It's a bromide that teachers learn from their students. If the translation of the bromide comes to "Students impart information to their teachers of which the teachers were ignorant"-->--I am not sure I agree. Or, if I have gleaned new information from those I teach, it doesn't tend to be the sort I was itching to know. (I really did not need to know that Ben Franklin's sells cap bombs. Really. Although I must admit it is in keeping with their patron's interests.) I will not deny, however, that I have learned from my students in this sense: that in looking for questions to ask them, I have had to dig deeper into certain questions than I would be likely to, left on my own.
Left to myself, I would certainly never have read Ambrose Bierce's short story "An Occurrence at Owl Creek Bridge." I knew enough from secondary sources to realize that I would probably not enjoy reading Beirce's work. Short a personal recommendation from a trusted friend, Beirce had been permanently assigned to my mental Life is To Short to Read These Authors list. But, Bierce's story appeared in the high school literature book I was using to tutor so, not being one to skip an assignment, I went ahead and read it. Even then after swallowing the story, I didn't feel I had too many questions to ask the student. I won't go so far as to say I found the story pointless, but I did come up with a blank after having wracked my brains for a point. Even after asking the student a few brief questions about the main character, and making sure he understood the main event (essentially an escape hallucination on the part of a man about to be hanged), the light failed to dawn. Neither of us had been able to make head or tail of the story. So, I thought I'd close with some parting wisdom about Beirce in general.
Me: You know, I wouldn't read any more Beirce if I were you.
Student: Why not?
Me: He's got problems. Think Edgar Allen Poe, but where Poe was just morbid, Beirce was actually evil.
[Student makes appreciative noises and is impressed.]
It was at this point that the lightbulb went off. I had been operating all along on the assumption that Beirce was portraying things the way they were, seeing some sort of truth about human nature that I had missed. But what if . . .
Me: Hey, I wonder if this is something. You’ve never read The Screwtape Letters, but there’s a part in there where Lewis talks about how the devil is always trying to get people to live in the past or the future, or to live in the present in the wrong way. He’ll tempt, say, a historian to be absorbed in some fascinating historical period, or he’ll tempt someone whose friend or relative has died to live in remembering them. On the other hand, he’ll tempt some people to always think about the future. “What if this happens? Then I’ll do that. But of course, if that where to follow, then one of these possibilities is open. In which case I’d really better . . .” You see what I mean? OK, that’s half of it. Then there’s this. You’ve heard how when people have a near death experience their life sometimes flashes before their eyes? They see and remember everything they’ve done? Honestly, I think that when that happens that’s God’s way of making sure they’re prepared to meet Him. If they have the chance to remember all the things they’ve done, and maybe regret and repent them, they’re much better off than if they just show up at the gates. So, taking those two things together, what happens with Bierce’s officer? He does the exact opposite of what would be normal under his circumstances. Instead of having his past life flash before him, he fantasizes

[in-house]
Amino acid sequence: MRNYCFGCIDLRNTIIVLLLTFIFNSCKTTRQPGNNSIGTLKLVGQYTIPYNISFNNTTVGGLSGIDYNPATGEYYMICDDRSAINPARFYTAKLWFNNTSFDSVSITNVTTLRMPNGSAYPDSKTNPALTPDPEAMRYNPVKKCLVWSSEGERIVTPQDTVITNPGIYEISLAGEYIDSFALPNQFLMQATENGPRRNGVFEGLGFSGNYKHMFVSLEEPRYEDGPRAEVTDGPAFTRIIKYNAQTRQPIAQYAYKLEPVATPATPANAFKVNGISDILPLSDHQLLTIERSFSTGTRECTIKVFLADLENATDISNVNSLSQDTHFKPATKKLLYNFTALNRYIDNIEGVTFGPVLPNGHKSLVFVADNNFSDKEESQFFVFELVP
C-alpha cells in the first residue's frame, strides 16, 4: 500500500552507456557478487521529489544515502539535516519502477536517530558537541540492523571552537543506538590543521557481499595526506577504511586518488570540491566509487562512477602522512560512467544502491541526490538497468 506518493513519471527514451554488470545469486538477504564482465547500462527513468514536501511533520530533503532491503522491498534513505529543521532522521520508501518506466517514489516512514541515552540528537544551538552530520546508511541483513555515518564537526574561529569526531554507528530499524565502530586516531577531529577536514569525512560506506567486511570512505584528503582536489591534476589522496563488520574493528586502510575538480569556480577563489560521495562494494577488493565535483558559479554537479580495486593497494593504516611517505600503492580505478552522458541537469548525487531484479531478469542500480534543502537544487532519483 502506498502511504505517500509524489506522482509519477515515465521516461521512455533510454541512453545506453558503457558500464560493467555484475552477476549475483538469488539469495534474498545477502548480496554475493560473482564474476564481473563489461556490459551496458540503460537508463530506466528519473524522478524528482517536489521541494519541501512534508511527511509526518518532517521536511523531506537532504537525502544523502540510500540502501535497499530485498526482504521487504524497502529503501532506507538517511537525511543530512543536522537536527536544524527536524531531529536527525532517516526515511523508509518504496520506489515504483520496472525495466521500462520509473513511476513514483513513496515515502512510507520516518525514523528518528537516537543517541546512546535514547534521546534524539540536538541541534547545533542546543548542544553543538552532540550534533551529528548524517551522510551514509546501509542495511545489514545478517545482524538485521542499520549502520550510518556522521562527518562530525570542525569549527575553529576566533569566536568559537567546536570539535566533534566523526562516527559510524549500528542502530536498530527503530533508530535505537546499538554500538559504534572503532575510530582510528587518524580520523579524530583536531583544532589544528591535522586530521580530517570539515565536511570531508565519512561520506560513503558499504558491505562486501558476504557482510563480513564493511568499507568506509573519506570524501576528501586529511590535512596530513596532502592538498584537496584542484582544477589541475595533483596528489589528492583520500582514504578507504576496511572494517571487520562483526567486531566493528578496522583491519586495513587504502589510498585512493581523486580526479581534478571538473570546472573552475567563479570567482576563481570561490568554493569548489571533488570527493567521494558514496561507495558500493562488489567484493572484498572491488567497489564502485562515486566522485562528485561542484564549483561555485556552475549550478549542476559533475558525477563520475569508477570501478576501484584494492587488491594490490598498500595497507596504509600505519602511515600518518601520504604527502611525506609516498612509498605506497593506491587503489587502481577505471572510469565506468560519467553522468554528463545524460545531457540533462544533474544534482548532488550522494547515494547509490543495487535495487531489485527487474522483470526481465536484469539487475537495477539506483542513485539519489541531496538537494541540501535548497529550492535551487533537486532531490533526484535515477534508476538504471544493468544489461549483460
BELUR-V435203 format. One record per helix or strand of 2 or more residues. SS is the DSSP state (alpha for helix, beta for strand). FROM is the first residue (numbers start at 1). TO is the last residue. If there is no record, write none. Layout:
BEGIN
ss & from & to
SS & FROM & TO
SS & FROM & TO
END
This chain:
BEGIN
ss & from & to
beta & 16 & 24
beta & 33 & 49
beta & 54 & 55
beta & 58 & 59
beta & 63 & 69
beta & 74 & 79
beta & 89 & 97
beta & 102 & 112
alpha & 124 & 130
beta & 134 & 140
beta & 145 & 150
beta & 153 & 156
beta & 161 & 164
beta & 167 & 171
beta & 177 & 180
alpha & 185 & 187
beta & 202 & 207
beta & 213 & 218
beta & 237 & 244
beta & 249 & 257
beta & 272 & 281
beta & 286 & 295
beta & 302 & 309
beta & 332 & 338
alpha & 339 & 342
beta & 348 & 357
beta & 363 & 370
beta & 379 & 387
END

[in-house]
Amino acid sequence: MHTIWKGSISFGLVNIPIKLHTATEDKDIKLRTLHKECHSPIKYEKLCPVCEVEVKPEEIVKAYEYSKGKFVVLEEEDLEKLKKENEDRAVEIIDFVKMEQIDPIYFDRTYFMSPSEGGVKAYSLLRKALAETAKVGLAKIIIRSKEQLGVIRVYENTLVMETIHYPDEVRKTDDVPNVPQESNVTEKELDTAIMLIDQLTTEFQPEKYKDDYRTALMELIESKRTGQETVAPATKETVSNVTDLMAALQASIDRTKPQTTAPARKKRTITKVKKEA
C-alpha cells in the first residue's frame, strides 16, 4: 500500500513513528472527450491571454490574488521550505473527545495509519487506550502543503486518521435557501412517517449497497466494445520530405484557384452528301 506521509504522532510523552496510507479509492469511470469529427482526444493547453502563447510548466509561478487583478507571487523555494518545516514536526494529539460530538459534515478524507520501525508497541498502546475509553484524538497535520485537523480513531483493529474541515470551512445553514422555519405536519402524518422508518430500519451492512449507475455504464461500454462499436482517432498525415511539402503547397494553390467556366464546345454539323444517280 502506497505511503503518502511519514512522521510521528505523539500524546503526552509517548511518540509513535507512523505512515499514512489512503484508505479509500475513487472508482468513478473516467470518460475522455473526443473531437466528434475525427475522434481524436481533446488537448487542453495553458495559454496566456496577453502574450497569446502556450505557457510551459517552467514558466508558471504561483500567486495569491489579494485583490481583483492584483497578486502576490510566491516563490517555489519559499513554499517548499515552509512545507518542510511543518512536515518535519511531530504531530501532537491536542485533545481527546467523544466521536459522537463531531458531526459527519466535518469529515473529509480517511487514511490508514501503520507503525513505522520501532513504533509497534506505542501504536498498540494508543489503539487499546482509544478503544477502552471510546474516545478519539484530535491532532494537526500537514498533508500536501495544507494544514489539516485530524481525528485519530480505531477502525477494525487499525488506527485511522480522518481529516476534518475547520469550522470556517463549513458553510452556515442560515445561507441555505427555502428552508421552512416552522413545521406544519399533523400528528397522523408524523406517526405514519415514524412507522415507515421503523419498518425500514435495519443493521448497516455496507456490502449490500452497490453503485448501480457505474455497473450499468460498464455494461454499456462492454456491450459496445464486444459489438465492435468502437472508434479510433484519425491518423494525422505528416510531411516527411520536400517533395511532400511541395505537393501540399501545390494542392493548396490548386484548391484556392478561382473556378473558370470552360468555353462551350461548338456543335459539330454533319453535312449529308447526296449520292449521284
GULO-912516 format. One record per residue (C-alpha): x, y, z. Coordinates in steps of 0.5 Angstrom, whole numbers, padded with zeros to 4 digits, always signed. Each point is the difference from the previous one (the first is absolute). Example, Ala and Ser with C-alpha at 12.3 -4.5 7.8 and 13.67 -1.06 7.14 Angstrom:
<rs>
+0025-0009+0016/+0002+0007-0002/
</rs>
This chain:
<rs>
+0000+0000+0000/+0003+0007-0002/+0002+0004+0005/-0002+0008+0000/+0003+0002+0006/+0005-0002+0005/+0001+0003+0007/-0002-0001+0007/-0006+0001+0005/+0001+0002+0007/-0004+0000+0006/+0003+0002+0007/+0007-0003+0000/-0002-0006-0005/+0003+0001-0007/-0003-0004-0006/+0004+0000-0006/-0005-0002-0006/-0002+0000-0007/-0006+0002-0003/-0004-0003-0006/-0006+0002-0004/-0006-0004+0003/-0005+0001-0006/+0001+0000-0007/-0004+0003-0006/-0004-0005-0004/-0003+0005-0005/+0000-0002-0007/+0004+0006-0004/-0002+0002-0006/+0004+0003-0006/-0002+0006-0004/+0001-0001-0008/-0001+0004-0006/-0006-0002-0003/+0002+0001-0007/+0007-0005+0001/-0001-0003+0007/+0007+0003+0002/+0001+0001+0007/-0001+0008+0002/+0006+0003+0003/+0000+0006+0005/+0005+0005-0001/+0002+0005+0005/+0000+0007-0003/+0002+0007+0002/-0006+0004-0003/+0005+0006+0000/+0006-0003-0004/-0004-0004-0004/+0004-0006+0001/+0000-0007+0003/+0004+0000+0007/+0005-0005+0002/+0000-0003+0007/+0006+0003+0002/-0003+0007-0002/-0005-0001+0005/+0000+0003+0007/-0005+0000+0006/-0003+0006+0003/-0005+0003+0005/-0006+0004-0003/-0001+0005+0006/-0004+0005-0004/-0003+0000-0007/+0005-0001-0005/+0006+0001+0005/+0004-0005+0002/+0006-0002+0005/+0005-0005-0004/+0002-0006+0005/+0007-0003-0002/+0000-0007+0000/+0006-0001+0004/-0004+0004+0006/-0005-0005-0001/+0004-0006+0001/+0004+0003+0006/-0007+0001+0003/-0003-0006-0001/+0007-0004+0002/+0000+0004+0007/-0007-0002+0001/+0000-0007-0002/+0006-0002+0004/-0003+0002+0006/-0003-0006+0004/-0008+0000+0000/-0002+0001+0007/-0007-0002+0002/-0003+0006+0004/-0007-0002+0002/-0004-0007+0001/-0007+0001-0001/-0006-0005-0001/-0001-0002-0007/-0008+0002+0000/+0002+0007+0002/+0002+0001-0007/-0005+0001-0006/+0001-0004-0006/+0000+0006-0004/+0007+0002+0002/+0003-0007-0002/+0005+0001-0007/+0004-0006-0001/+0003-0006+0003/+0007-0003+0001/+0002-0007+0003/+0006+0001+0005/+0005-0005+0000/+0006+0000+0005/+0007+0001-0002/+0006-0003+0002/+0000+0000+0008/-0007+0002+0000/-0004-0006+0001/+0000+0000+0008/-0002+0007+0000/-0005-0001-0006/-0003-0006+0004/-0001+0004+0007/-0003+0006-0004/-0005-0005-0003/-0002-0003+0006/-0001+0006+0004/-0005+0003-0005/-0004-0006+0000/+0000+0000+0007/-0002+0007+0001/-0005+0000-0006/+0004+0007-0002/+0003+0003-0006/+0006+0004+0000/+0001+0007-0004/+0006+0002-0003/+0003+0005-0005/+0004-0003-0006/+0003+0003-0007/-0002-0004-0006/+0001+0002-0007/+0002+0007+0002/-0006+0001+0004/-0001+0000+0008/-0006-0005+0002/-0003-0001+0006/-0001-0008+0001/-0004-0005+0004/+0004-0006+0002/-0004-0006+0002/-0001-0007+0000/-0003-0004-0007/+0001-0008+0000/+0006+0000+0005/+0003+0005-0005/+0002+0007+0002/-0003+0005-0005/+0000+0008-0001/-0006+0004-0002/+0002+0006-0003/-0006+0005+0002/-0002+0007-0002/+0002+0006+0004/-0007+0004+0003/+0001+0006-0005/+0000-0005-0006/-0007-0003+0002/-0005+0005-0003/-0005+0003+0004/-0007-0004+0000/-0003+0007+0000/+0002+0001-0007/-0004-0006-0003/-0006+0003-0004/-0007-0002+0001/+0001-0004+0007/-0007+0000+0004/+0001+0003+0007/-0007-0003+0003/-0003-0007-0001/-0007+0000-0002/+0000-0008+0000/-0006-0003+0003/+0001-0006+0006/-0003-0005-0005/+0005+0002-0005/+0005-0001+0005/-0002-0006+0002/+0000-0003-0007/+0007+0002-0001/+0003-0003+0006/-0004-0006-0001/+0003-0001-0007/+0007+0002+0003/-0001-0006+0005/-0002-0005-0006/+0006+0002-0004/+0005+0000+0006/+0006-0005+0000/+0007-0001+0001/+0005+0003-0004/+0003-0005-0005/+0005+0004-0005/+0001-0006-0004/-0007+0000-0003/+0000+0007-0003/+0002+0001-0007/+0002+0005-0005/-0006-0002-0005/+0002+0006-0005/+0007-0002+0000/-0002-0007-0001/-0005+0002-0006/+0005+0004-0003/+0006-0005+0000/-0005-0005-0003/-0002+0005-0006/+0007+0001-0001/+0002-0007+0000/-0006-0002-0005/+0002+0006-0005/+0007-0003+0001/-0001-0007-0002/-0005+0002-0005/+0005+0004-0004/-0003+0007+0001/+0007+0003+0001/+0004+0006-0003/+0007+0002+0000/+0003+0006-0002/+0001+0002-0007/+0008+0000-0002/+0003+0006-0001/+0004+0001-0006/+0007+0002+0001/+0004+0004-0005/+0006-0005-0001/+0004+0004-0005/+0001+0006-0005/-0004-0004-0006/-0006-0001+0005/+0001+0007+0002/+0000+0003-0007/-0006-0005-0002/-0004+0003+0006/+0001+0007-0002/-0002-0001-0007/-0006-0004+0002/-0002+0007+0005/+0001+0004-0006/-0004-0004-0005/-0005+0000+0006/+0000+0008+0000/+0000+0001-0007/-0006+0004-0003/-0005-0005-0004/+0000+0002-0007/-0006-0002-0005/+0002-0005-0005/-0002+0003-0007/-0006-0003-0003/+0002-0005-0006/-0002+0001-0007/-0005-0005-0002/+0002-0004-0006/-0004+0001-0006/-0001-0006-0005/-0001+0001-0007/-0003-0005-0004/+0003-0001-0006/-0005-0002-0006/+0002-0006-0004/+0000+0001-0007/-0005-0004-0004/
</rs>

about what he could be doing in the future—he could escape by diving into the water, and then they’d shoot at him, and then . . . but he never tries any of it; he only imagines it. The imagining is totally useless. He’s the perfect example of Screwtape’s living in the future, and he loses the opportunity for self-reflection and self-examination that he might have had under those circumstances—that many people do have, apparently. Scary, actually. Of course, I don’t know what Bierce was intending—whether he thought this was the sort of thing that might happen to a man before he died; or whether he wanted it to be the sort of thing that would happen; or whether he was even thinking that way at all, or just trying to write a good story. But I think it’s telling that Bierce’s character did what, by all accounts, was the opposite of often happens under those circumstances, and what we would consider to be the opposite of helpful or healthy. Like I said, Bierce was kind of an evil guy.
And my student, who had been yessing all the way through like a good Meno, agreed. I was and am quite sincere. I think “An Occurrence at Owl Creek Bridge” is scary. If ever a literary character looked like being damned, Peyton Farquhar does. As for Ambrose Bierce, whose 1913 disappearance is one of the unsolved mysteries of literary history—God rest his soul.